When Did Quantum Computing Start to Look Like a Real Threat to Cryptography?
A quantum revolution is in the air, powered by formidable computing power and counterintuitive subatomic properties. While many are looking forward to the quantum magic that can dramatically accelerate computations, we may also be launching ourselves into a future where many of our digital information such as online transaction records, emails, website logins are susceptible to quantum attack.
Cryptologists today are worrying that classical public key encryption system will soon be rendered obsolete by quantum computers. However, this is not because quantum computing is so new and ”disruptive“ that it caught cryptographers off guard. Not at all. On the contrary, I would argue that cryptographers and the government’s delay in taking proactive action against quantum attack reveals an unwarranted belief that a quantum computer cannot be built in any near future, even though there were sufficient evidence and historical precedent proving that the public key system and other encryption schemes alike would be directly devastated by brute force machines.
Super Short History of Encryption Standards and Quantum Computing
Even back in the 70s, Cryptologists were well aware of the threat posed by increasing computing power to cryptologic algorithms. In 1976 when the National Institute of Standard and Technology (NIST) released for the first time a national digital encryption standard (DES), two Stanford University professors, Martin Hellman and Whitfield Diffie, warned that the new encryption scheme could be compromised by building a machine to exhaustively search for any user’s key. As a response, NIST hosted two workshops to evaluate any technology in the foreseeable future that might reduce the effectiveness of this encryption system. The conclusion drawn from the workshops was that although Hellman and Diffie’s machine was theoretically feasible, it was too expensive and difficult to build that it probably won’t be ready by 1981 at the earliest, and even then it would come with a price tag of 20 million dollars that doing so would not be cost effective.
In a sense, this estimation was not completely inaccurate. DES did last for over 20 years before NIST launched a new round of search for a more secure encryption algorithm. However, the motivation behind this new search was precisely as Hallman and Diffie predicted: a machine, dabbed the DES cracker, emerged in 1998 to try all possible key values to determine which key was used to encrypt a message, and it could complete this task within a few hours at a cost of less than $250,000.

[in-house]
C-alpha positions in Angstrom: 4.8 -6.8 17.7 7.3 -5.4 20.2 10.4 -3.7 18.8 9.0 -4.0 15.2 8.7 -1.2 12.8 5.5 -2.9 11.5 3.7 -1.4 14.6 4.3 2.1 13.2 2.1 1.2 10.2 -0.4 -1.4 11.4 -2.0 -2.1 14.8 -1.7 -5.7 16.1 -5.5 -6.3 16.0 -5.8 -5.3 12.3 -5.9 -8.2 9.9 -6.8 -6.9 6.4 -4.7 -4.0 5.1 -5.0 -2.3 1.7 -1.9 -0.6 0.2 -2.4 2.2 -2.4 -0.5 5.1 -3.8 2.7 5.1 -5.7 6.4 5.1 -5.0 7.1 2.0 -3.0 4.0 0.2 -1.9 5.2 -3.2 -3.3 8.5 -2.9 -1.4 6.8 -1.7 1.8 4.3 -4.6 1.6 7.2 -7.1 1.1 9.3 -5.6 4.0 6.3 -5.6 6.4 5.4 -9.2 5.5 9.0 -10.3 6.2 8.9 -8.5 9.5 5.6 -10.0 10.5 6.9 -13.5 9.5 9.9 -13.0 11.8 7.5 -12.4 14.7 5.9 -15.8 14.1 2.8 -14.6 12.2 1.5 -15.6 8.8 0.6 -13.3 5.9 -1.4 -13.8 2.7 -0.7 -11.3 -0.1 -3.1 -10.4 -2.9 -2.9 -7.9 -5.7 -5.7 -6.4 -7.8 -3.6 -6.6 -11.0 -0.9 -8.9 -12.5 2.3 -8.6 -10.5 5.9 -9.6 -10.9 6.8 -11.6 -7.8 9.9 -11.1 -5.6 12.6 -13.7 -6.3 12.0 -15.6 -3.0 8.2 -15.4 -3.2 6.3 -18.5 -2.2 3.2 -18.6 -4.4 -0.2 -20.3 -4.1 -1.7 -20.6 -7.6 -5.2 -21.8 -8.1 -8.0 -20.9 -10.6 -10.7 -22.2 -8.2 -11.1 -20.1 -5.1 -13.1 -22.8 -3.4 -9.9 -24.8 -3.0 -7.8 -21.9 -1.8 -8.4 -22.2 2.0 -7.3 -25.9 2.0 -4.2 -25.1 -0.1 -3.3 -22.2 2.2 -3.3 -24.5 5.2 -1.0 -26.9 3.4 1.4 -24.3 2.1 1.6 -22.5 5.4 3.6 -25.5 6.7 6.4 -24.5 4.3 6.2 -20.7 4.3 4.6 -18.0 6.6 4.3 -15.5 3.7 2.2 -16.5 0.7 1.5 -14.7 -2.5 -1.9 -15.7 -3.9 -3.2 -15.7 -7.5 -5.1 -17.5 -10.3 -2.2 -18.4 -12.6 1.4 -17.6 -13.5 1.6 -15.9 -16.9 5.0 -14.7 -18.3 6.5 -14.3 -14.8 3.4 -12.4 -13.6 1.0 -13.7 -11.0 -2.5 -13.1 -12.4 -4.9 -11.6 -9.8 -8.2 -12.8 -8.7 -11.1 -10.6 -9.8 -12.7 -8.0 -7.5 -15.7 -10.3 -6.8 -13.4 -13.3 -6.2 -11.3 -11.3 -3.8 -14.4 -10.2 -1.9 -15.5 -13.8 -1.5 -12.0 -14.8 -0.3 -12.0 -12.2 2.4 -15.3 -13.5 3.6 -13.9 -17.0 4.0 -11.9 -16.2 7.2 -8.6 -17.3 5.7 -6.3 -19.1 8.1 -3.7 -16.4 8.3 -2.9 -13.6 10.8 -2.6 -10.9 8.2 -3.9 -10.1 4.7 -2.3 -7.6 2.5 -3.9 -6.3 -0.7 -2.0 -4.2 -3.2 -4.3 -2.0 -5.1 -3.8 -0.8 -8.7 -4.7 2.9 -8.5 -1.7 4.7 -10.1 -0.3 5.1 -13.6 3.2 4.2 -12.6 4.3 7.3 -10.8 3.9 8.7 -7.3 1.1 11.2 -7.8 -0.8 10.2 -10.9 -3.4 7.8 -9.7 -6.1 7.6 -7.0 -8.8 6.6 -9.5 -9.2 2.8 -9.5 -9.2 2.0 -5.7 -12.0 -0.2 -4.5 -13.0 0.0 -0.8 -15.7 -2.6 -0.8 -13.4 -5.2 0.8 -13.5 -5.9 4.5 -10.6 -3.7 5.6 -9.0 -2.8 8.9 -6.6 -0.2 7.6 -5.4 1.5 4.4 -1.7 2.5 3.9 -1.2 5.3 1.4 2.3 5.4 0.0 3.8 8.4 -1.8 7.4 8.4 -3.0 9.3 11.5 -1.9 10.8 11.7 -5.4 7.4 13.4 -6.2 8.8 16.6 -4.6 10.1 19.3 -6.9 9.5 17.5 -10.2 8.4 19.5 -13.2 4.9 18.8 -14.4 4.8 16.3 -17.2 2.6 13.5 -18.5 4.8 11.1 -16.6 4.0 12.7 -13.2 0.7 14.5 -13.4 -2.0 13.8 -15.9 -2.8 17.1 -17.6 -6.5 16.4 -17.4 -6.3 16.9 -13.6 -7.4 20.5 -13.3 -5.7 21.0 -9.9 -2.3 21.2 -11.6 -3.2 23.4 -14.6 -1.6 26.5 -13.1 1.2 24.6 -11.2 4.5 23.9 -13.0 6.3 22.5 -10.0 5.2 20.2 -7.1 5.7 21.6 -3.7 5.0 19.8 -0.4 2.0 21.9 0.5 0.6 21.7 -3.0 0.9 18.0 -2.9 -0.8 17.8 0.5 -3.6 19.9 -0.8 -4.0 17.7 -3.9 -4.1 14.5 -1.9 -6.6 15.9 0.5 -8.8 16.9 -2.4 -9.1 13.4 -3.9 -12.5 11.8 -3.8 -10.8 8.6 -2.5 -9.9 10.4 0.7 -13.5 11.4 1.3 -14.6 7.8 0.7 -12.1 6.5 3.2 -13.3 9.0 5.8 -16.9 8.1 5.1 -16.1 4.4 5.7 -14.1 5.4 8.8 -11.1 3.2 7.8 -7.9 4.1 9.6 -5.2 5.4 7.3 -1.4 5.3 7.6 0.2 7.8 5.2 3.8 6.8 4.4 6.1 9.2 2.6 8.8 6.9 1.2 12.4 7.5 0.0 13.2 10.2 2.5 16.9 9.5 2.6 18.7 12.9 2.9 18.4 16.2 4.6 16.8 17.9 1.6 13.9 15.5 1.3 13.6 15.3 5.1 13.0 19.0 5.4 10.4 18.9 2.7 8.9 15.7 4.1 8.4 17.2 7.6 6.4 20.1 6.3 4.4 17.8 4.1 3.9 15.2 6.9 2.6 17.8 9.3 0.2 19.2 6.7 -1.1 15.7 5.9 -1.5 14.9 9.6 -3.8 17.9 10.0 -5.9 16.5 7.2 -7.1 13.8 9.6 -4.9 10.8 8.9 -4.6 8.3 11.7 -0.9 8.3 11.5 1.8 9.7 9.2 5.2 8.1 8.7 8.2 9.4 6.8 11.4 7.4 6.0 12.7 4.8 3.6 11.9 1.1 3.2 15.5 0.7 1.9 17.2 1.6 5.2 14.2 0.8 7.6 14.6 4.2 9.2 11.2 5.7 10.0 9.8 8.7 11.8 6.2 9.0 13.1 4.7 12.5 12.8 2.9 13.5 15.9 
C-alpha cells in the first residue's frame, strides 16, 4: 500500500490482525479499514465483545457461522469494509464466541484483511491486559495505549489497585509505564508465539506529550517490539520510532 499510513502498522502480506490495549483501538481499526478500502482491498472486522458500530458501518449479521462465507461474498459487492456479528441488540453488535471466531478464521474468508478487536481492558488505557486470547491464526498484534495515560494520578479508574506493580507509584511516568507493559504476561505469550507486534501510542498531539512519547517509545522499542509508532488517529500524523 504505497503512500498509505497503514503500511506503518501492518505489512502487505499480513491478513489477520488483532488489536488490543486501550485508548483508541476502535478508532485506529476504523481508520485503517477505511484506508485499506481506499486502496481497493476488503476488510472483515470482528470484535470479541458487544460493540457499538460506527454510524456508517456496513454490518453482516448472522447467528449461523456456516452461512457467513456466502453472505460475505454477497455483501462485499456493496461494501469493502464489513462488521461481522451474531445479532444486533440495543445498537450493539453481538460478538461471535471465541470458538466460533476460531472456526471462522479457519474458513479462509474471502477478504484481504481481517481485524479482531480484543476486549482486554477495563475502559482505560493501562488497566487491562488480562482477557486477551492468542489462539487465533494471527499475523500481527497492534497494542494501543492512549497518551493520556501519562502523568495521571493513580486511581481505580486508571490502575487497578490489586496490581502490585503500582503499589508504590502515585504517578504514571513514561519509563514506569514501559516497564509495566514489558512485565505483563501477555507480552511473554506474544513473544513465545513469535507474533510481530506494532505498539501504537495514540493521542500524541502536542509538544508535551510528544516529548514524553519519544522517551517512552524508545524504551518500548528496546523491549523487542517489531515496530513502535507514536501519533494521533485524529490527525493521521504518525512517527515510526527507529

Meanwhile in the realm of quantum computing, things were happening more quietly, although without a lack of substantial progress. Since Richard Feynman first proposed the idea of a quantum computers in 1982, theories of quantum logic gates, quantum information theory, and quantum computer designs were piling up. However, all of these works only proved that quantum computing could work in theory (shoutout to UChicago). The turning point came in 1994 when Peter Shor astonished the computer science and cryptography communities with his quantum algorithm that can easily solve the prime factorization problem, the backbone of many digital encryption schemes such as RSA. Shor’s Algorithm proved for the first time the usefulness of quantum computers in cryptanalysis.
As Long As There Is No Real Quantum Computer, There is No Real Threat?
It may seem immediately obvious that the continuous interest in quantum computing together with a workable cryptanalysis quantum algorithm means that current encryption systems would soon be vulnerable, if not obsolete, in face of quantum computers. Especially in the light of the successful deployment of DES cracker in 1998, it was not difficult to take a step further and recognize quantum computers as the next DES cracker of the existing encryption standard.